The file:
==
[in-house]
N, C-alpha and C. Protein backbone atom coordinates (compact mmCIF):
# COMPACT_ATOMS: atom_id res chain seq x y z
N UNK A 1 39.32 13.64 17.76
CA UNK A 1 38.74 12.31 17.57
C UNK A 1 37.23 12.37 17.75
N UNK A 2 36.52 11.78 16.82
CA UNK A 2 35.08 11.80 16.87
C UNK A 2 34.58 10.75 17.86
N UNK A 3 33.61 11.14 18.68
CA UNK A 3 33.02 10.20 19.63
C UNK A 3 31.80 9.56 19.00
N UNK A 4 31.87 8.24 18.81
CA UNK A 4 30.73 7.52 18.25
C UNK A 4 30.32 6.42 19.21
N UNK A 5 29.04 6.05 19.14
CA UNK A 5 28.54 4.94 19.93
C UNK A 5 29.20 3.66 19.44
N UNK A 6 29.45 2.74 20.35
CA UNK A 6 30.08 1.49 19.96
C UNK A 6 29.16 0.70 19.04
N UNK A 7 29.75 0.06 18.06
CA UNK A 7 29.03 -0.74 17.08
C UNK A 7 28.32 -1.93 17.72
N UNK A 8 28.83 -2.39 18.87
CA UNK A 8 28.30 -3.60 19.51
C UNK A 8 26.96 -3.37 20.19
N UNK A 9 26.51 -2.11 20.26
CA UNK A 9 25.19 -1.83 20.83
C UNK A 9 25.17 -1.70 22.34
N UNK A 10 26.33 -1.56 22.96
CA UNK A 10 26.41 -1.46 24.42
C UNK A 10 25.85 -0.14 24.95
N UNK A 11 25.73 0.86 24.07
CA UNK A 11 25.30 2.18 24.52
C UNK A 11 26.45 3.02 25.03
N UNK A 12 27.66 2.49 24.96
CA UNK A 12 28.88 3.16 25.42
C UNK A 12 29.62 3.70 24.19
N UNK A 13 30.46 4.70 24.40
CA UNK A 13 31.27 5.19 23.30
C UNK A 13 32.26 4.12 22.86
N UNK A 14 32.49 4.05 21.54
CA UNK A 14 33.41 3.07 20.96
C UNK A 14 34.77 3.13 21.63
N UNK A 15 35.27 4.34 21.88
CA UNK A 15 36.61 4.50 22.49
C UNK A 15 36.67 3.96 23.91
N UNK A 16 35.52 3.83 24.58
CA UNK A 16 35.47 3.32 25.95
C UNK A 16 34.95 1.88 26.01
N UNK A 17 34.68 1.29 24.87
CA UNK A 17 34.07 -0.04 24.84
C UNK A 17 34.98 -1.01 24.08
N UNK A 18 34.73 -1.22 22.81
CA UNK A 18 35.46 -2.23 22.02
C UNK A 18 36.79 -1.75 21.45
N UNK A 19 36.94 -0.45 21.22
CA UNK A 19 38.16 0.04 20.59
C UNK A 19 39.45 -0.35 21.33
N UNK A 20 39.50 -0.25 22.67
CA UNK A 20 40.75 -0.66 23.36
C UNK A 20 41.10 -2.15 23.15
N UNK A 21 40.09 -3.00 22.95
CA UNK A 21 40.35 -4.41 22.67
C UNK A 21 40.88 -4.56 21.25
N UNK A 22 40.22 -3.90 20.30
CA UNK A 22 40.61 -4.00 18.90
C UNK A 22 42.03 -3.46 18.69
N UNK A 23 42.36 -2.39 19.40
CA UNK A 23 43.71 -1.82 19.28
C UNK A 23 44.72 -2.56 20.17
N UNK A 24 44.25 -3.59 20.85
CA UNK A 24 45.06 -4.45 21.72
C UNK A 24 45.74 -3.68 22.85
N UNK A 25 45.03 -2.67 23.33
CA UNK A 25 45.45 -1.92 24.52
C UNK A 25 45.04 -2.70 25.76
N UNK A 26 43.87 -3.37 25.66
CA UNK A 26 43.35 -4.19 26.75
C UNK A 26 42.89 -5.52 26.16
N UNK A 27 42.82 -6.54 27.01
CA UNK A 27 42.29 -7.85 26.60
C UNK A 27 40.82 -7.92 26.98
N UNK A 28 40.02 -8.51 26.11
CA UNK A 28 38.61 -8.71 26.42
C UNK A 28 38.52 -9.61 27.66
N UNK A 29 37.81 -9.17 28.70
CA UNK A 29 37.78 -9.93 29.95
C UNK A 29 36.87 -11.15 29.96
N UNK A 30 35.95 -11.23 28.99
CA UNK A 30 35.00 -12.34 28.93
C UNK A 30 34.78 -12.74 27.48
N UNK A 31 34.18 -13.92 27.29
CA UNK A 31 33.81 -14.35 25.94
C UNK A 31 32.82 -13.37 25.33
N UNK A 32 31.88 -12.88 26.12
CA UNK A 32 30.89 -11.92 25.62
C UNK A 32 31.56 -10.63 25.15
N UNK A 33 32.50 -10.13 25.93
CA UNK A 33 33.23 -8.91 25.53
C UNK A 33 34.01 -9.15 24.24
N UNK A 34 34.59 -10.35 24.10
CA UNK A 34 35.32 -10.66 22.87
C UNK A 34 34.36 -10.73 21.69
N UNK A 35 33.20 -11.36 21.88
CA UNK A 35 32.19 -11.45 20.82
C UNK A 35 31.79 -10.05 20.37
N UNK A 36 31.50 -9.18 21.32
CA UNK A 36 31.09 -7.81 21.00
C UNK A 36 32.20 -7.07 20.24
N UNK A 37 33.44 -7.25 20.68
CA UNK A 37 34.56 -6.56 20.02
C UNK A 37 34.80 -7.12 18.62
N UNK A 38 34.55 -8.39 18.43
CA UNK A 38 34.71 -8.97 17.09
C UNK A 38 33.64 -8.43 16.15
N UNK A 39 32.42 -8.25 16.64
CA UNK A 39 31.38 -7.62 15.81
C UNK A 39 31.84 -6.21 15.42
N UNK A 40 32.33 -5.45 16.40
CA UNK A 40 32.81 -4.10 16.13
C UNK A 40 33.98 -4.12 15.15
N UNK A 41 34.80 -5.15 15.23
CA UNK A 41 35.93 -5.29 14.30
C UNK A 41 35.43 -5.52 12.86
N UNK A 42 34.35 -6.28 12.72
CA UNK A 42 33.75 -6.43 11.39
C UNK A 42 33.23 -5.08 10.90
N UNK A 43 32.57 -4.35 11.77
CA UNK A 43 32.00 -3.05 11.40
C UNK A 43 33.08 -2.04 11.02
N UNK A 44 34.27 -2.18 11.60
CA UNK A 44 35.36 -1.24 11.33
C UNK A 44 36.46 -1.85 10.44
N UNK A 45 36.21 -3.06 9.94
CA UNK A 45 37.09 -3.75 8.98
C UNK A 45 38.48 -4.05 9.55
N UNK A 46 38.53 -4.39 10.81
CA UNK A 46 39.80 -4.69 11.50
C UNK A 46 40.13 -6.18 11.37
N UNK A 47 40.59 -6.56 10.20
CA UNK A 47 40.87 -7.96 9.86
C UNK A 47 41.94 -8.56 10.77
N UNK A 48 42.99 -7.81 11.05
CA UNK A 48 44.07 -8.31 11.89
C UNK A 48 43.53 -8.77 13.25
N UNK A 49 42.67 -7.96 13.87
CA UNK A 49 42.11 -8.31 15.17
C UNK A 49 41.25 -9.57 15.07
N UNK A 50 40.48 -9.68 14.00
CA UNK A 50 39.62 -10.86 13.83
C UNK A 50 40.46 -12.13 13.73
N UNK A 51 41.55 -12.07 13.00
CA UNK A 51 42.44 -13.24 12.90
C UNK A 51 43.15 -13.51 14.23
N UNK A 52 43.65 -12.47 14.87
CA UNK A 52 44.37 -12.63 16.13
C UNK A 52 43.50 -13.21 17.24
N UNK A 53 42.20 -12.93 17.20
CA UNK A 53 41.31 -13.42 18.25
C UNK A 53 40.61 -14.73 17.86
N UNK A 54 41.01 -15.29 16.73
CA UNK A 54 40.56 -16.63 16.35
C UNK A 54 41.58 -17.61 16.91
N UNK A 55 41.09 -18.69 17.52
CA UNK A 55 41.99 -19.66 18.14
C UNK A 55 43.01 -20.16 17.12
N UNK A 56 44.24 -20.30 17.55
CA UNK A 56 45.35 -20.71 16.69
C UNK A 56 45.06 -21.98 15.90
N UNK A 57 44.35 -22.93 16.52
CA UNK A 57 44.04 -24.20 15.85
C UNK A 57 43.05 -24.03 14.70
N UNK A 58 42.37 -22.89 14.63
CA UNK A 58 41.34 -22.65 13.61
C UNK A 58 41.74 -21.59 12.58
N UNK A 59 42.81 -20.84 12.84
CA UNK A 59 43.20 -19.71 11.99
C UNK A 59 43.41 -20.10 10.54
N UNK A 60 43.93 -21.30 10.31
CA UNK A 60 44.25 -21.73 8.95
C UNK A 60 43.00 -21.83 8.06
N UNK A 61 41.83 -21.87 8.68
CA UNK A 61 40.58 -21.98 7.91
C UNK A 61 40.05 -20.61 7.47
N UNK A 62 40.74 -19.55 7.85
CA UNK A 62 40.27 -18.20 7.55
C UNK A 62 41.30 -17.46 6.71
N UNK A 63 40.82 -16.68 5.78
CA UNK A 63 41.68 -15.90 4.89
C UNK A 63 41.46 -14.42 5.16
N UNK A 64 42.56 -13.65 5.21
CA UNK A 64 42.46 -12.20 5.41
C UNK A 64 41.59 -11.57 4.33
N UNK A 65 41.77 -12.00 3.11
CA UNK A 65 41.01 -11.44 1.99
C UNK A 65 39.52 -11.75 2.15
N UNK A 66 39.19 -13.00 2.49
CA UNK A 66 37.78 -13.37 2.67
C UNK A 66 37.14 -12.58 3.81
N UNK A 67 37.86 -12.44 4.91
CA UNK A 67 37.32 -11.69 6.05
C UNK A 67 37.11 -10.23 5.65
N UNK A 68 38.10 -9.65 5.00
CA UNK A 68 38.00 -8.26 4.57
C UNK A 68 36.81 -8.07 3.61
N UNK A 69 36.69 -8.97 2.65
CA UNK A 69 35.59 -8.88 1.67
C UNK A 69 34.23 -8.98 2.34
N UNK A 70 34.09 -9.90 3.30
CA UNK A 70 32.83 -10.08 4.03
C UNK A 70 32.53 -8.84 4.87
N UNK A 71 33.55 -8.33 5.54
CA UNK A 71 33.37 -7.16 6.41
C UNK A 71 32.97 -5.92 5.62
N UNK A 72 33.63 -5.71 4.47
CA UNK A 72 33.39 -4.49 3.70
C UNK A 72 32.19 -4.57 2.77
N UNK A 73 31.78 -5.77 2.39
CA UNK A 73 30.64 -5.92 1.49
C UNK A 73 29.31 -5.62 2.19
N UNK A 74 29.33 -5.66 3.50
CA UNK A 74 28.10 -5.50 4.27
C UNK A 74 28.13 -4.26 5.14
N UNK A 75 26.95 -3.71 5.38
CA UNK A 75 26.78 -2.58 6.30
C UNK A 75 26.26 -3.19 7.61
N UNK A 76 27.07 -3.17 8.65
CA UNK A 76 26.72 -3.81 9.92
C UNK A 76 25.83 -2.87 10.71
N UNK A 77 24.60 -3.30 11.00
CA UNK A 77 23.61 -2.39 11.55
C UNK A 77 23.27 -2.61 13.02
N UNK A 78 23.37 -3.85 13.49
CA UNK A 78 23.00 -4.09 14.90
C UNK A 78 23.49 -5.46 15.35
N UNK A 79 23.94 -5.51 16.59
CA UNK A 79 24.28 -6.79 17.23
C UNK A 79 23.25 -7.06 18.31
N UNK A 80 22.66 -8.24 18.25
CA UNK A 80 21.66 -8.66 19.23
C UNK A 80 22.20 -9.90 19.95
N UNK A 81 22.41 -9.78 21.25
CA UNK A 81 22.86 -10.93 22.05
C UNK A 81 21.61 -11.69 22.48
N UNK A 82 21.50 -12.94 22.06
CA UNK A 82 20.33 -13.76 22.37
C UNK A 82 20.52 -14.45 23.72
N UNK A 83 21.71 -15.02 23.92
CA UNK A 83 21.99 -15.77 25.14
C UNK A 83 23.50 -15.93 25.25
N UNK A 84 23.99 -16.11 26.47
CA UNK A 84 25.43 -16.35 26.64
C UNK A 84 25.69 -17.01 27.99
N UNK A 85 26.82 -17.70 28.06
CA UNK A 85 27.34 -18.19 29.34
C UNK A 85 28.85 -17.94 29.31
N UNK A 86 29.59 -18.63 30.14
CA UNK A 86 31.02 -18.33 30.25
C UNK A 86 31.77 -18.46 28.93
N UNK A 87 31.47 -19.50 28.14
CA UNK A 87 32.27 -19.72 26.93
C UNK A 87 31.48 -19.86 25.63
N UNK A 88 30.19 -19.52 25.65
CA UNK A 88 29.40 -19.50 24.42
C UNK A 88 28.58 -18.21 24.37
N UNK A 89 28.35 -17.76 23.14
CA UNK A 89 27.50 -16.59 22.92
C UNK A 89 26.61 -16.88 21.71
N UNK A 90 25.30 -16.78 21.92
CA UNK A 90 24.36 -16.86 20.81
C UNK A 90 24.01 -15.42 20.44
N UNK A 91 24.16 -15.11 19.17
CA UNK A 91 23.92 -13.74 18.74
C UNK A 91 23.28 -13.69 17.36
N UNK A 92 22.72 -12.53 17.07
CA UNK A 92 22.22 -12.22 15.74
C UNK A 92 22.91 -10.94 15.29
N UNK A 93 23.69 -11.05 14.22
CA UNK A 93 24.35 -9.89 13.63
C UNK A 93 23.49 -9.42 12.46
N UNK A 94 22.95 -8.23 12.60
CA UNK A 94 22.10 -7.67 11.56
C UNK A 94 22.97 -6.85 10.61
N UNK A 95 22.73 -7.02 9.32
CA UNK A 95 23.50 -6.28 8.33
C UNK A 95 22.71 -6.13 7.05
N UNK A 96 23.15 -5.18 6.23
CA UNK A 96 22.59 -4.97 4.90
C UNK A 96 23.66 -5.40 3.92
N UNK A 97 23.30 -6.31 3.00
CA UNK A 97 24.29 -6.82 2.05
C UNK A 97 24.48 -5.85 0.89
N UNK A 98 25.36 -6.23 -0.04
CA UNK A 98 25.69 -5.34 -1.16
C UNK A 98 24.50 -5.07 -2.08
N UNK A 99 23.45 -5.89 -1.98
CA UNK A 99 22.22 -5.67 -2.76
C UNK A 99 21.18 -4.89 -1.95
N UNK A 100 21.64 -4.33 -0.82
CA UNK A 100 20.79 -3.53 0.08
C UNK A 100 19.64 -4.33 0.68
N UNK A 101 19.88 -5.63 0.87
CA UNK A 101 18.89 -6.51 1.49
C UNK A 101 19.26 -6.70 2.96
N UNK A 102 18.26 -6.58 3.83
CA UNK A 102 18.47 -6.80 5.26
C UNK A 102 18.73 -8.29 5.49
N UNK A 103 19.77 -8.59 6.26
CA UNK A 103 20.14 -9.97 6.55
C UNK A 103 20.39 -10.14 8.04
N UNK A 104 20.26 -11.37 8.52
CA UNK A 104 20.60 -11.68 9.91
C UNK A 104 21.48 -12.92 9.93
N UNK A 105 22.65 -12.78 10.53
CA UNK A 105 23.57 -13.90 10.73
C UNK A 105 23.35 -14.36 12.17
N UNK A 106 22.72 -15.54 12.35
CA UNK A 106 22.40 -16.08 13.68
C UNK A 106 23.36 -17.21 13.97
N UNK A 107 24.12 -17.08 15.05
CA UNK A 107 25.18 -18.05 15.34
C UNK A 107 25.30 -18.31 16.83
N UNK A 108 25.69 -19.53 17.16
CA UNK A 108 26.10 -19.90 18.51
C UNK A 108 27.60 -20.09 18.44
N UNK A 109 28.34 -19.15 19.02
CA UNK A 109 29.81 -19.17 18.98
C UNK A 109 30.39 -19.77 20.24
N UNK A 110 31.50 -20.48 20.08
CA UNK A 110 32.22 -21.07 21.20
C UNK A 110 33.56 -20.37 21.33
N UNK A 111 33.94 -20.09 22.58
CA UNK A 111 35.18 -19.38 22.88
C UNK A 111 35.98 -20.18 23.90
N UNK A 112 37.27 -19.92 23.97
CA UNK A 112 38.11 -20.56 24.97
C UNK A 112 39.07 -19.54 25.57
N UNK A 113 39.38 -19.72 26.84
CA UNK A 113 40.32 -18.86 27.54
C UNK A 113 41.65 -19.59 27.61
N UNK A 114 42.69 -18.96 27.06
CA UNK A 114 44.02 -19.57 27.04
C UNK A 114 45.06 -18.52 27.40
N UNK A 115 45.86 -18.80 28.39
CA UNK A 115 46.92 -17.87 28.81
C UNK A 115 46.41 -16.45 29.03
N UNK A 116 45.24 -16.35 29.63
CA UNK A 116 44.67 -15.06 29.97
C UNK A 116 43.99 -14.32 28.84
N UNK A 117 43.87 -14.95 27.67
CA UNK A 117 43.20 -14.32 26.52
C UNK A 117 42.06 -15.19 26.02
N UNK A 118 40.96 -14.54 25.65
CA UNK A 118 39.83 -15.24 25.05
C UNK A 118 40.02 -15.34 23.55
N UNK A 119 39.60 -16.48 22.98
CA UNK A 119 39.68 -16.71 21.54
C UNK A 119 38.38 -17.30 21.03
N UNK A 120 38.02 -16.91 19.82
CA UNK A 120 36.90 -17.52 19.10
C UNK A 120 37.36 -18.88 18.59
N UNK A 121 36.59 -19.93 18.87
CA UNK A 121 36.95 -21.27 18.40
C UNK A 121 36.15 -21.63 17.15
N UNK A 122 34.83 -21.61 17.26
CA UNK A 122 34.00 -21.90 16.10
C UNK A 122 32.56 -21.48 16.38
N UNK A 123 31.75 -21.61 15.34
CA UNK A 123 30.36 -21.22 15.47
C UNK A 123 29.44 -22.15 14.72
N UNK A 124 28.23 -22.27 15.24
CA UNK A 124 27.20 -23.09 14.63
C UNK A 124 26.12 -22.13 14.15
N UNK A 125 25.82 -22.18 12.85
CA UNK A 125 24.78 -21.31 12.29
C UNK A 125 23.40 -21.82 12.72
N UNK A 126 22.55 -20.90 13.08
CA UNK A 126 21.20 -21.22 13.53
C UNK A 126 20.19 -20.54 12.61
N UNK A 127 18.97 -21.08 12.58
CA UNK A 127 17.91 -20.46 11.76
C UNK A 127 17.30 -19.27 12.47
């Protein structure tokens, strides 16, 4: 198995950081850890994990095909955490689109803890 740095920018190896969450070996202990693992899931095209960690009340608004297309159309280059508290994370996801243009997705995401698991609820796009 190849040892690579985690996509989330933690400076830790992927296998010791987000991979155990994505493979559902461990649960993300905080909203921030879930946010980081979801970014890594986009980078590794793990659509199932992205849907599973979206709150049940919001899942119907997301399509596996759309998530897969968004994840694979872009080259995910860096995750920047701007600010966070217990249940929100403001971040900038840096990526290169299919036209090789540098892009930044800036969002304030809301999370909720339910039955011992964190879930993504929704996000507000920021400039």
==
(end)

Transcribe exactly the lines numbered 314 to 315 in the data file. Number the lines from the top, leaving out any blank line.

CA UNK A 104 20.60 -11.68 9.91
C UNK A 104 21.48 -12.92 9.93